In minutes from a meeting on December 23 published last night, the Government’s Scientific Advisory Group for Emergencies warned that the peak on hospital admissions ‘may be comparable to or higher than previous peaks’ – including the second wave in January.

MPs and hospitality bosses have warned not to bring in new restrictions before New Year’s Eve or risk ‘devastating’ businesses.

Cabinet Ministers last week rejected Government scientist suggestions to tighten rules before Christmas.  

The new data comes after millions of families had their festive plans disrupted after more than 3,000 flights were cancelled worldwide on Christmas Eve. 

Britain has been besieged by travel woes in the run-up to Christmas, with rail strikes and line problems cancelling hundreds of trains in the last week. 

And yesterday, several airline companies said they had been forced to cancel over 1,500 flights because they were unable to staff them due to the rapidly-spreading Omicron variant.

According to the flight tracking website FlightAware, 2,348 flights were grounded on Christmas Eve, while a further 1,556 have already been cancelled ahead of tomorrow.

The most impacted airlines today were China Eastern with 477 cancellations, United with 189 and Air China with a further 188.

United said the nationwide spike in Omicron cases has had a ‘direct impact’ on its staffing levels, forcing the airline to cancel flights. 

The huge travel hold-up is believed to have been caused by staff closing one of its testing centres, meaning extra pressure on the one open facility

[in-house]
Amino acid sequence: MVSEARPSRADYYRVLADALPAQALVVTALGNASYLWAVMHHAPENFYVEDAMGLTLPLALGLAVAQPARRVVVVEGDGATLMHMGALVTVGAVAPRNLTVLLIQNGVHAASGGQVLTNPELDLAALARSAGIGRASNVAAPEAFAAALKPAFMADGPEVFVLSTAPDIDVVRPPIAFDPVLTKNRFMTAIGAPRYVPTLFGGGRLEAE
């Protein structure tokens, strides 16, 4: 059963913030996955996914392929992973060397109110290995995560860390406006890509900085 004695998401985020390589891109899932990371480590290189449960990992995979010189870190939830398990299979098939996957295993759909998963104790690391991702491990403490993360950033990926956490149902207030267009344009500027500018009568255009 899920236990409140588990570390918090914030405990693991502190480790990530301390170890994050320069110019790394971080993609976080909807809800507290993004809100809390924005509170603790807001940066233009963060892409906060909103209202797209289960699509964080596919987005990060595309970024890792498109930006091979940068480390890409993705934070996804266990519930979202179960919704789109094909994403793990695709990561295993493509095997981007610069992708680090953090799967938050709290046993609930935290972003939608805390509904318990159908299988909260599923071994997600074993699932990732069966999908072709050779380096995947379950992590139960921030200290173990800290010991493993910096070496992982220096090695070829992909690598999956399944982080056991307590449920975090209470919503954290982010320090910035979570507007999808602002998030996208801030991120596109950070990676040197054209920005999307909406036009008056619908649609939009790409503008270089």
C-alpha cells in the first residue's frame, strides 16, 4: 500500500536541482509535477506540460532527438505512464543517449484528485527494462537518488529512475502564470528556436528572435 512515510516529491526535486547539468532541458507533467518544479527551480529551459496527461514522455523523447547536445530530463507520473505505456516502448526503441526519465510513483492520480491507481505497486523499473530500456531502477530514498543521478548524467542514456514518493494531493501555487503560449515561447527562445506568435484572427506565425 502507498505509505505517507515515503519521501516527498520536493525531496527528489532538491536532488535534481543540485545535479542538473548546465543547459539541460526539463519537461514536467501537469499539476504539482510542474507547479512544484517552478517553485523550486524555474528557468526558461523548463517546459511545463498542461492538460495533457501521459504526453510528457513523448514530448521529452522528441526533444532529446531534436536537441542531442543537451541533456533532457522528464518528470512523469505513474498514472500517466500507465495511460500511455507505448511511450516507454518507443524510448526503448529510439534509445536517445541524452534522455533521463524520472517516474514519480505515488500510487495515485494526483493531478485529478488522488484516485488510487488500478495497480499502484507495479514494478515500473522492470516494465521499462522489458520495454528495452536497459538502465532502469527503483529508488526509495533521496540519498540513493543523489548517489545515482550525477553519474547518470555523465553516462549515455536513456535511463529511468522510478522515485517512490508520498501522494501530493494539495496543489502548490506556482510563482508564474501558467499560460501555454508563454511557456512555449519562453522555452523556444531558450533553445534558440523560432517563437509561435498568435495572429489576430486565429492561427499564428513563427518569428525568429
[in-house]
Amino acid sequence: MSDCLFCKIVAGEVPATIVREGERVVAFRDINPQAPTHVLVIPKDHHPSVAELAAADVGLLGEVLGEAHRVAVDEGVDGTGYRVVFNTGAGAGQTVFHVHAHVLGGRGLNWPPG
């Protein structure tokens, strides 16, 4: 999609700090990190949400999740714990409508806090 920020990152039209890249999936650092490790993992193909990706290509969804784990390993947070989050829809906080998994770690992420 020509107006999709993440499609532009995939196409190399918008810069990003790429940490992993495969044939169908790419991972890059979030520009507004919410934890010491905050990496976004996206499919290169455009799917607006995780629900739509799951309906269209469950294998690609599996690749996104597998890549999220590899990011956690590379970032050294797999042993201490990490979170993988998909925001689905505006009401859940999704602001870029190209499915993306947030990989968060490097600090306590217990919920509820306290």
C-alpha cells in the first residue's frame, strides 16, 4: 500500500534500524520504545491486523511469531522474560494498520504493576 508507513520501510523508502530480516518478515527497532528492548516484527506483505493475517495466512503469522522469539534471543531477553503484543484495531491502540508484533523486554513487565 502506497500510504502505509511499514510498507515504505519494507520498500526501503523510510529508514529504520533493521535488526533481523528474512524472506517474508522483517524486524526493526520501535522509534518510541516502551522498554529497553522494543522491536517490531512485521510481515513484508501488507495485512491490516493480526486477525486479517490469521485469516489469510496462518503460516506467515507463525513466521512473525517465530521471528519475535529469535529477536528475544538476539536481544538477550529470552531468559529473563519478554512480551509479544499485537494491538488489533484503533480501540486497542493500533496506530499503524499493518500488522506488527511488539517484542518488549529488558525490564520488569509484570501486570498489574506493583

Images from Terminal 2 on Saturday showed endless lines of weary travellers in corridors waiting to pick up their arrival Covid tests. 

Some irate passengers were reported to have been waiting up to four hours. 

The huge hold-up was believed to have been caused by staff closing one of its testing centres, meaning extra pressure on the one open facility.

One angry passenger told MailOnline: ‘Currently there’s chaos at Heathrow’s Terminal 2 test centre.

‘They appear to have booked in people in two test centres, and then closed one of them – so the queues are insane.

‘I’ve been here for 45 minutes, but been told by a staff member that the wait has been four hours for some people today.

‘The queue is barely moving. Staff are working as hard as they can, but someone has clearly f***ed up. Christmas is very much about to be ruined for myself and most others here.’ 

Tomorrow a ‘Covid-O’ committee of Ministers and officials will discuss the frontline staff shortages as a result of Omicron spreading.

The meeting will include Chancellor Rishi Sunak and Health Secretary Sajid Javid.

The appeals from MPs and business leaders came as new Sage papers and fresh modelling warned that Omicron may yet lead to a higher peak of hospitalisations than last winter’s – despite its lower severity and widespread vaccination.

Last January hospitalisations peaked at 4,583 daily admissions, over four times the current rate.

But although three UK studies last week found that Omicron was much less virulent than Delta – between 15 and 70 per cent less likely to lead to hospitalisation – Sage cautioned against optimism.

It warned these figures were largely based on younger people who have formed the bulk of infections so far.

Those who shared news of their positive test results on social media included a woman who was forced to cancel plans to host her family on Christmas Day after her nine-year-old son tested positive in the morning.

One user said her whole family had tested positive for Covid-19, while another woman said she tested negative in the morning and when she tested again in the evening she was positive.